Public health experts are expressing serious concern about the White House’s proposed 2018 budget, which would substantially cut funding to key government health agencies and programs.
Under the proposed plan, the National Institutes of Health (NIH), which provide funding for more medical research than any other group in the world, and the Centers for Disease Control and Prevention (CDC), which handles public health and pandemic preparedness in the U.S. and around the world, would have their budgets cut by 18% and 17%, respectively.
The Food and Drug Administration (FDA), meanwhile, would see a 31% cut in direct government spending, but that would be offset by $1.3 billion in user fees from drug and medical device companies that are going through the approval process.
Presidential budgets are never passed into law as initially submitted. Still, health groups charge that the proposed cuts to the NIH, CDC and Medicaid make clear the President’s lack of commitment to these groups and programs.
“Science and technology have been the source of economic growth for decades, and that is well understood by economists,” said Rush Holt, the CEO of American Association for the Advancement of Science (AAAS) in a press conference about the proposed cuts. “This would greatly hinder that economic growth. This severe and unjustifiably rapid cut comes at a time when funding for science research is already far below what would be optimal.”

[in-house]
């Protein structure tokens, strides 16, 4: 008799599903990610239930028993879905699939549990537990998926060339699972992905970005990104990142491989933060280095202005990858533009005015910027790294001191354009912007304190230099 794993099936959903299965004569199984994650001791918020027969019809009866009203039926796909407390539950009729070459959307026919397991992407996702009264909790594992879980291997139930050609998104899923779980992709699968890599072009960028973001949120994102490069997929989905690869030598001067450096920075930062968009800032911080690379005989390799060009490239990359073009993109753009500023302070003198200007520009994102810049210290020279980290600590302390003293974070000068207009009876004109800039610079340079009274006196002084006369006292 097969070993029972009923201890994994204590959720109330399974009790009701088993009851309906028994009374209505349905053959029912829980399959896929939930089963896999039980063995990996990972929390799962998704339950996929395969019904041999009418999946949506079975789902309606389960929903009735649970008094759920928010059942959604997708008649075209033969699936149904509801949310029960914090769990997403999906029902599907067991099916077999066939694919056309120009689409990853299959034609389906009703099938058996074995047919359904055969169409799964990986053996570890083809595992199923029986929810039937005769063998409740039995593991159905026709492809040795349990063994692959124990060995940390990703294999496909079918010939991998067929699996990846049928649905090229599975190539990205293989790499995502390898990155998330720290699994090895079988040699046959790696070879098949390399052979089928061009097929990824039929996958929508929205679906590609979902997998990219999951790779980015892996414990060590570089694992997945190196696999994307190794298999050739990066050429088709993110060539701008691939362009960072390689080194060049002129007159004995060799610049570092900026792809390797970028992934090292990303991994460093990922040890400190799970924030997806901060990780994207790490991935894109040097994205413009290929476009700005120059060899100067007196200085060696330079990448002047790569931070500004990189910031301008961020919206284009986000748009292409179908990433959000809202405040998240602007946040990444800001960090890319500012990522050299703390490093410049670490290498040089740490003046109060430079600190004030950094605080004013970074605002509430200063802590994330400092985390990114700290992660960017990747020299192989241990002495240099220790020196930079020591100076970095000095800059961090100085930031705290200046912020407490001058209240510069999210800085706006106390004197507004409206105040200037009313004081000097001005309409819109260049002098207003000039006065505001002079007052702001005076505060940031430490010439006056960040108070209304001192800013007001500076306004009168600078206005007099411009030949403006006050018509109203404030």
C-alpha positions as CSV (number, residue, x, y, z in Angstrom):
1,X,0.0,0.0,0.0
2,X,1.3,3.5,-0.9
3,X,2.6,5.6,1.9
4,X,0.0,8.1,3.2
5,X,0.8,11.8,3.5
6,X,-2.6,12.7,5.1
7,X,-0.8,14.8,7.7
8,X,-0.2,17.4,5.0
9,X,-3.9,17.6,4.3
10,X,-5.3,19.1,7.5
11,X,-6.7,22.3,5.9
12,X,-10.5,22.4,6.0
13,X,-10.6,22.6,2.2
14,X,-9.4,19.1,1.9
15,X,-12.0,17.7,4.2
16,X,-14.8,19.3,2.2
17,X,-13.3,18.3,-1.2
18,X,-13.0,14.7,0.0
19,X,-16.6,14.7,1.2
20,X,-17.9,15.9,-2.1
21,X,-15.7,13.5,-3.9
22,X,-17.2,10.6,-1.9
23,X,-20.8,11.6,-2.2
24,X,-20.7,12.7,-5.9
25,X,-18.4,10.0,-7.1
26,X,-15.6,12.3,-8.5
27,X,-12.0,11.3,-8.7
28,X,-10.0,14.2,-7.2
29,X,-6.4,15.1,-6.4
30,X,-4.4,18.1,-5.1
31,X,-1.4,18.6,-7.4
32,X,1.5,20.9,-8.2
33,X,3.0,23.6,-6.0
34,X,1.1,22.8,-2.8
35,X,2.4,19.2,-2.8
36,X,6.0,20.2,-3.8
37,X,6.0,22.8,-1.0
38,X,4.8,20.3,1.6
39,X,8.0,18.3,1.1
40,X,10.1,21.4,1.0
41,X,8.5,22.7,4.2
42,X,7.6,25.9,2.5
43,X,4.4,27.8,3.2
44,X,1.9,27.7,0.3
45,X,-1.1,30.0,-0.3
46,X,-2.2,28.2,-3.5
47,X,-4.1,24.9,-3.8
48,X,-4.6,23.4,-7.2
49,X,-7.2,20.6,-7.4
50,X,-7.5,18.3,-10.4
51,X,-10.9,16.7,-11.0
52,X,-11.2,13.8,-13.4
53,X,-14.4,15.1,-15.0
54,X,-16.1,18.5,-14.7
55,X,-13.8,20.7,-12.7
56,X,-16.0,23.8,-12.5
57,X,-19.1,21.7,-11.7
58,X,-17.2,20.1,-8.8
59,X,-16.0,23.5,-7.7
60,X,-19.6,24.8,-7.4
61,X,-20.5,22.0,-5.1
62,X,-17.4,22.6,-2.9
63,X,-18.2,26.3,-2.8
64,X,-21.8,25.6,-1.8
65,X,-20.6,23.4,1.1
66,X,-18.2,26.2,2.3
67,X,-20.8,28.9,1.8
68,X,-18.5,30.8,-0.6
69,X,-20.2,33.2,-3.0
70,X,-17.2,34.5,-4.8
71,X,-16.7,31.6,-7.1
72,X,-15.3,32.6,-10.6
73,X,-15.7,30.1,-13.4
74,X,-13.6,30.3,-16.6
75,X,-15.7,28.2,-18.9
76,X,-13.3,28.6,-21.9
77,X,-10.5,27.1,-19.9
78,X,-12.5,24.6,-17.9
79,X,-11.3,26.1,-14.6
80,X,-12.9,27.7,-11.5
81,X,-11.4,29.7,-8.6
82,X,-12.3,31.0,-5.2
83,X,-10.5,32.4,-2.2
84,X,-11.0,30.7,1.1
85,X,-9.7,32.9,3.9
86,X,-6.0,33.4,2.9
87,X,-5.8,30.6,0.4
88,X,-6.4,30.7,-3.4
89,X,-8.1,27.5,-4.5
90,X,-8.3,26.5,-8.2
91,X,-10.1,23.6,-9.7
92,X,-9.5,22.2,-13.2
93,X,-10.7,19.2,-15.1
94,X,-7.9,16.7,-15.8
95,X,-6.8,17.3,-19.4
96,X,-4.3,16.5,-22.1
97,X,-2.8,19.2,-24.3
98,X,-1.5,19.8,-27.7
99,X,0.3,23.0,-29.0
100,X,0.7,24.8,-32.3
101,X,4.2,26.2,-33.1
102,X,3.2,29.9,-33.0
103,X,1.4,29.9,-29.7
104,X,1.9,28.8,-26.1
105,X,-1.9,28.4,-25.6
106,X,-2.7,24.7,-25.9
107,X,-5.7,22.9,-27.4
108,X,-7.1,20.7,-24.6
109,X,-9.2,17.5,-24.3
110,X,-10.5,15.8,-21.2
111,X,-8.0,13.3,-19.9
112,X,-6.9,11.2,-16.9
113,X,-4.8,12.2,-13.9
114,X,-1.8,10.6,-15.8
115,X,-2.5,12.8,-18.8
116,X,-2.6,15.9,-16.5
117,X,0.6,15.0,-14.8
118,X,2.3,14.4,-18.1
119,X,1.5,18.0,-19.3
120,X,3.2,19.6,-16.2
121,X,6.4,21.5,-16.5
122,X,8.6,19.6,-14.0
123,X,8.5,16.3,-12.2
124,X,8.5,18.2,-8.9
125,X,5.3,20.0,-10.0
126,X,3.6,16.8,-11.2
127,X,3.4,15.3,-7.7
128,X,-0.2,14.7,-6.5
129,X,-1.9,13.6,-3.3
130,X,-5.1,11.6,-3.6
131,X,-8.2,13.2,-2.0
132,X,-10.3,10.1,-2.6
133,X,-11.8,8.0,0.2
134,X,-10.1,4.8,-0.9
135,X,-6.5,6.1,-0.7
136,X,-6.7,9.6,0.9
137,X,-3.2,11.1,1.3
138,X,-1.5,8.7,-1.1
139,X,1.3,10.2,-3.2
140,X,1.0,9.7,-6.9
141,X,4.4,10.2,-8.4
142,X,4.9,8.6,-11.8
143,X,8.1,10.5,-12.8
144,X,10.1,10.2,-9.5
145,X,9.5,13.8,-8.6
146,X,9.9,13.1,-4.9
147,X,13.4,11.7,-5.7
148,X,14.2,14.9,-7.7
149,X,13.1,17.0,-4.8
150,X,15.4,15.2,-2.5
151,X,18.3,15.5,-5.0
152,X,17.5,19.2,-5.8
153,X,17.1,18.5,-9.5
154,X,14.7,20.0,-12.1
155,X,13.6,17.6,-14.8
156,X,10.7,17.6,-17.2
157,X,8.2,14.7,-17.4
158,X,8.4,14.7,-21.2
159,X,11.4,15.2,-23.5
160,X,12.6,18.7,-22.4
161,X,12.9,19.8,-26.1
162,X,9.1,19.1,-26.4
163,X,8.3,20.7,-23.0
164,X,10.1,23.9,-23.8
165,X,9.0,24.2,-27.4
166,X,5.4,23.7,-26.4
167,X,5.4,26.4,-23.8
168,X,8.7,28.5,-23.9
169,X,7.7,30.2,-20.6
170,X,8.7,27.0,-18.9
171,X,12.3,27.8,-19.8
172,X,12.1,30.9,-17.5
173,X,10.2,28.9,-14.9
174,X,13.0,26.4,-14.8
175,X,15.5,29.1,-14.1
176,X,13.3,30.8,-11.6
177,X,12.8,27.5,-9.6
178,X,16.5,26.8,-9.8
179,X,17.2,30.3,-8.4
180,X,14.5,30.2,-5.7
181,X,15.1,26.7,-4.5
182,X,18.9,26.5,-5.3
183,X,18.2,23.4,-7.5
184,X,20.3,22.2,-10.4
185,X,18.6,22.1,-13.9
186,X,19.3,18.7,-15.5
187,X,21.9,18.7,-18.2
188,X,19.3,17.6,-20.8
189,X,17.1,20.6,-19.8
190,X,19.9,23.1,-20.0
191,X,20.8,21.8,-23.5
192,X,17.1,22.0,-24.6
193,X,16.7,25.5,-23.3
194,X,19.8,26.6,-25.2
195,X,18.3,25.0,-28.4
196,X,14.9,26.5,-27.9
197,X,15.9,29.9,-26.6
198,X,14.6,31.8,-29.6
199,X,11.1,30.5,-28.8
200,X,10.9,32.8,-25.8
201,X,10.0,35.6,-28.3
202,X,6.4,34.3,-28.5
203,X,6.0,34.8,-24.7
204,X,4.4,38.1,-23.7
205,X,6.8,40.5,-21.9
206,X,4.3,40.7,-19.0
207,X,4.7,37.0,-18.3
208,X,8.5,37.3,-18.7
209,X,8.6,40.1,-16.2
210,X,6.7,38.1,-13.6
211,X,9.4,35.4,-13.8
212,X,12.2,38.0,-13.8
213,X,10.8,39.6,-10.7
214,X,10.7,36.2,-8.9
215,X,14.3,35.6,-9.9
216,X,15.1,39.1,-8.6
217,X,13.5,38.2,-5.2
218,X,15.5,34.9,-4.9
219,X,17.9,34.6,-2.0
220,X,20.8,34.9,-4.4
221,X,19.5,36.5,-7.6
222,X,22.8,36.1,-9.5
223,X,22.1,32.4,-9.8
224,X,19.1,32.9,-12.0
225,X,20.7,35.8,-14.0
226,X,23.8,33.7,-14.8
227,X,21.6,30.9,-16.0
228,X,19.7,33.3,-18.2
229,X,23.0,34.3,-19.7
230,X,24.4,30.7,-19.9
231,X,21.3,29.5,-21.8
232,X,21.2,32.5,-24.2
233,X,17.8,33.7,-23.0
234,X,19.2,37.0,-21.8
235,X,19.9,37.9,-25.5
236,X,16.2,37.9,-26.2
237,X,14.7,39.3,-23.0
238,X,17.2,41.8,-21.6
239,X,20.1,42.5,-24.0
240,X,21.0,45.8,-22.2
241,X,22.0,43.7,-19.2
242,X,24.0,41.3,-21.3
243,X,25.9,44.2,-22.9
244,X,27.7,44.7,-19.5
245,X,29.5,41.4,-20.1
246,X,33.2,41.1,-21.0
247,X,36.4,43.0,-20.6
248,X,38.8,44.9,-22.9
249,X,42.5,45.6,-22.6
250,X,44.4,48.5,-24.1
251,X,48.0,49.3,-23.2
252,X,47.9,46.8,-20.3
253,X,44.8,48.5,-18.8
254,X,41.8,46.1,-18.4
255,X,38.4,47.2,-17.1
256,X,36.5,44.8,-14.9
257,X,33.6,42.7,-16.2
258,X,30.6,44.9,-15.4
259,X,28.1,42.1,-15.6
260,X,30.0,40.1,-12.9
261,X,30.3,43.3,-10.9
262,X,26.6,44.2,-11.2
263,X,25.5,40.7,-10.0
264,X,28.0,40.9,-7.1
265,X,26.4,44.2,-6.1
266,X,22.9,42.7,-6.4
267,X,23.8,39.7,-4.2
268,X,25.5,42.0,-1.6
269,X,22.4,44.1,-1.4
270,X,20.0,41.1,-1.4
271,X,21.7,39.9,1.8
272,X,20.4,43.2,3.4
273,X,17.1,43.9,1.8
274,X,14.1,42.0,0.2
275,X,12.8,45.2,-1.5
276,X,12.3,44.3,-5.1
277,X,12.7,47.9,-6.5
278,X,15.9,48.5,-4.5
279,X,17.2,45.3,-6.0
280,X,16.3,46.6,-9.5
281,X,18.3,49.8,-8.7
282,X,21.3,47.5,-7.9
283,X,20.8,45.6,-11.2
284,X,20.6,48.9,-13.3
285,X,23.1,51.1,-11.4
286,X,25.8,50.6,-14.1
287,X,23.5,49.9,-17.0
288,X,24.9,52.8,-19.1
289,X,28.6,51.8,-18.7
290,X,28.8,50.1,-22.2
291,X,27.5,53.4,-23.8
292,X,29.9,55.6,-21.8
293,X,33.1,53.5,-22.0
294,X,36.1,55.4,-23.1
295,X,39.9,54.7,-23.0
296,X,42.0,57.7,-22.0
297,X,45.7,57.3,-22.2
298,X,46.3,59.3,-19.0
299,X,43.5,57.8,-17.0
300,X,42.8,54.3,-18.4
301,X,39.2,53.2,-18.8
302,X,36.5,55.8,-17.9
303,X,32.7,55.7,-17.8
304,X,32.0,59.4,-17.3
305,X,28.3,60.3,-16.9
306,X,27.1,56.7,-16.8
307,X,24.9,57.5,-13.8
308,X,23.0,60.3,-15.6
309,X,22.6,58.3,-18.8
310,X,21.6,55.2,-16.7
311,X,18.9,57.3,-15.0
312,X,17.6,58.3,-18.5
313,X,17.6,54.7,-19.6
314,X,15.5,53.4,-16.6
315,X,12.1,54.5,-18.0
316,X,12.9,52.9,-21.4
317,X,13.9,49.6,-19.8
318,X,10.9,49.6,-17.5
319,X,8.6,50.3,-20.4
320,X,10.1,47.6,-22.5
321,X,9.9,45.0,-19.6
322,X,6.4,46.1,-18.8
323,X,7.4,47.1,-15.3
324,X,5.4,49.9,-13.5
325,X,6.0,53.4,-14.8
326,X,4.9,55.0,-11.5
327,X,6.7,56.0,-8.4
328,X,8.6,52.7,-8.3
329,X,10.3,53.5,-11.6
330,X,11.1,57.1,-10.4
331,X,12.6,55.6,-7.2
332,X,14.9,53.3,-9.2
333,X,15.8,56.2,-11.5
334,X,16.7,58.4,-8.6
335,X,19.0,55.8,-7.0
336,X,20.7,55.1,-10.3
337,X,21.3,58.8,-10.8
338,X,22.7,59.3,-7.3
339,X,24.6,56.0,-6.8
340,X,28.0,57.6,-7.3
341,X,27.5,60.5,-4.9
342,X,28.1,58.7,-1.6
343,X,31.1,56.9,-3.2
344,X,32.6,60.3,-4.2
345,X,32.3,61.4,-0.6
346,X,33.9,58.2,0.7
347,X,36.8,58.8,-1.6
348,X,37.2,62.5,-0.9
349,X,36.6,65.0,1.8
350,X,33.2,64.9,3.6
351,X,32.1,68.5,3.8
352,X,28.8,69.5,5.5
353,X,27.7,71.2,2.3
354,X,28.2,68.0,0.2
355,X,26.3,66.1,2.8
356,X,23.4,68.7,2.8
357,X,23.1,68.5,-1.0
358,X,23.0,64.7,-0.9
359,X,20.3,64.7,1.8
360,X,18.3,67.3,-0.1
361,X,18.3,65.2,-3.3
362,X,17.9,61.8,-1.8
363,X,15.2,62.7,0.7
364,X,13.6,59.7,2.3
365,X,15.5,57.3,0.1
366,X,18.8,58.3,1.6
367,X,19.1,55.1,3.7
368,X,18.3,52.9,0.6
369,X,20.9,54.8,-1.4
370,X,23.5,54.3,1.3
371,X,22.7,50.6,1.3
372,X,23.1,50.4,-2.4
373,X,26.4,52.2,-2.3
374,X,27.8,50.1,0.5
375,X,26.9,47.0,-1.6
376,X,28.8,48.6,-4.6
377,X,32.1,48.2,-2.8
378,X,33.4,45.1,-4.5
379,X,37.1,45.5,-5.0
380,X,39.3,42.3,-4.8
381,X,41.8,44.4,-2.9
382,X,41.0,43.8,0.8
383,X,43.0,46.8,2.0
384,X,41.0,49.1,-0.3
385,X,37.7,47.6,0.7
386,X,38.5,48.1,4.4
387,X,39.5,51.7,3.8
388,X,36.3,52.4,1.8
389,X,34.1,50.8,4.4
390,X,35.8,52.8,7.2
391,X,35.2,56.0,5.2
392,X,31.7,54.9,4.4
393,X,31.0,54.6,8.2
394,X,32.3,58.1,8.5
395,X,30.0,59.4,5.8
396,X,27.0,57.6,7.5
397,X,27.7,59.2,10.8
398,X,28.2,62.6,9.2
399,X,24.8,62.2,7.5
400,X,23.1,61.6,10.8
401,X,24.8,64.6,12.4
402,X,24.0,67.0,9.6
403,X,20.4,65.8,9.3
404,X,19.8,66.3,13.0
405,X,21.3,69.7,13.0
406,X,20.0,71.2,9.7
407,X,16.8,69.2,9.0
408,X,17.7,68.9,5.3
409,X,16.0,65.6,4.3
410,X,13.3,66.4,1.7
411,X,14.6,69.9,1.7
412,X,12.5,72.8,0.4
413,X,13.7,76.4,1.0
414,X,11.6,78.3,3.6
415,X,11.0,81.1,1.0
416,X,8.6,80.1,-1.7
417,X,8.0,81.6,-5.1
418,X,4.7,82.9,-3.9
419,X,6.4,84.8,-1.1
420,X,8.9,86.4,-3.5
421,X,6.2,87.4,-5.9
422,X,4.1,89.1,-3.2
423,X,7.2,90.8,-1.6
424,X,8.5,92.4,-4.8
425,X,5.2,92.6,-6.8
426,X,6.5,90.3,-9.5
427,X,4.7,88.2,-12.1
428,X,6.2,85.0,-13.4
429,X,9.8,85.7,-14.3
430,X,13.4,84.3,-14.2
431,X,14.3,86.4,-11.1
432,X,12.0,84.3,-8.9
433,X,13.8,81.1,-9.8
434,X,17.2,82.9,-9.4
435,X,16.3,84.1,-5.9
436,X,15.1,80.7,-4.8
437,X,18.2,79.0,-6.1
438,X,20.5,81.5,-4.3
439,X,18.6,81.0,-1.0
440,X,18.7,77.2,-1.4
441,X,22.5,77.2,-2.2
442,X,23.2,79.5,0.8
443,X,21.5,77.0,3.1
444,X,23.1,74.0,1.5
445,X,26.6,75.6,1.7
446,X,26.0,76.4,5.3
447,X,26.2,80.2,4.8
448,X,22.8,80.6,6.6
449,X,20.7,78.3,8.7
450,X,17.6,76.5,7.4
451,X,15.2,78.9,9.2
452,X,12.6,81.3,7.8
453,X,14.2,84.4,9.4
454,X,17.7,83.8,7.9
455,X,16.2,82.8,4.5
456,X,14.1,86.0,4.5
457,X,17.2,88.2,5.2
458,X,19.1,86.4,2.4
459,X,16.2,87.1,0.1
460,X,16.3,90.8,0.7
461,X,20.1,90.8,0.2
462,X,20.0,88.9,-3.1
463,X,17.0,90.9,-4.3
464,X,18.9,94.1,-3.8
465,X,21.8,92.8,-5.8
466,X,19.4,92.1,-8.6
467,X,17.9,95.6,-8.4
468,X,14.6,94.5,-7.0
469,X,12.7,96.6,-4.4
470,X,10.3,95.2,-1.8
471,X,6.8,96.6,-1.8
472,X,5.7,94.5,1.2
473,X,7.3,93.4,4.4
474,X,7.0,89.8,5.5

In an e-mail to TIME, Dr. Tom Frieden, the former director of the CDC who stepped down from the position in January, called the proposal “unsafe at any level of enactment” and said that the proposed $1 billion cut to the CDC would result in the lowest budget for the agency in more than 20 years.
He went on to say that the introduction of a new block grant—a capped sum of money given to local governments with few requirements attached about how that money get spent—”devastates programs that protect Americans from cancer, diabetes, heart attacks, strokes and other deadly and expensive conditions. Deep cuts—more than $100 million dollars—to emergency preparedness in the U.S. and globally also put Americans at risk from new and emerging infections.”
The proposed budget includes $186 million in cuts to HIV, STD and tuberculosis prevention. “More HIV infections will mean more deaths and much higher health care costs,” Frieden wrote to TIME.
Other health experts voiced concern about CDC budget cuts. Trust for America’s Health (TFAH), a nonprofit, non-partisan disease prevention organization, released a statement saying that such cuts will “create massive holes in state public health funding, as states and local communities rely on the hundreds of millions they receive from CDC every year.”
Some experts took to Twitter to express their disapproval with the proposed budget, like Dr. Sue Desmond-Hellmann, CEO of the Bill & Melinda Gates Foundation.
Concern at this point is largely academic, as it’s unlikely the budget proposal will pass as is. AAAS head Rush Holt says members of the science community should keep in mind that Congress will ultimately decide how much funding federal agencies will receive. “Congress has made it clear in numerous ways that they do not buy into this really harsh and abrupt approach to science funding,” he said.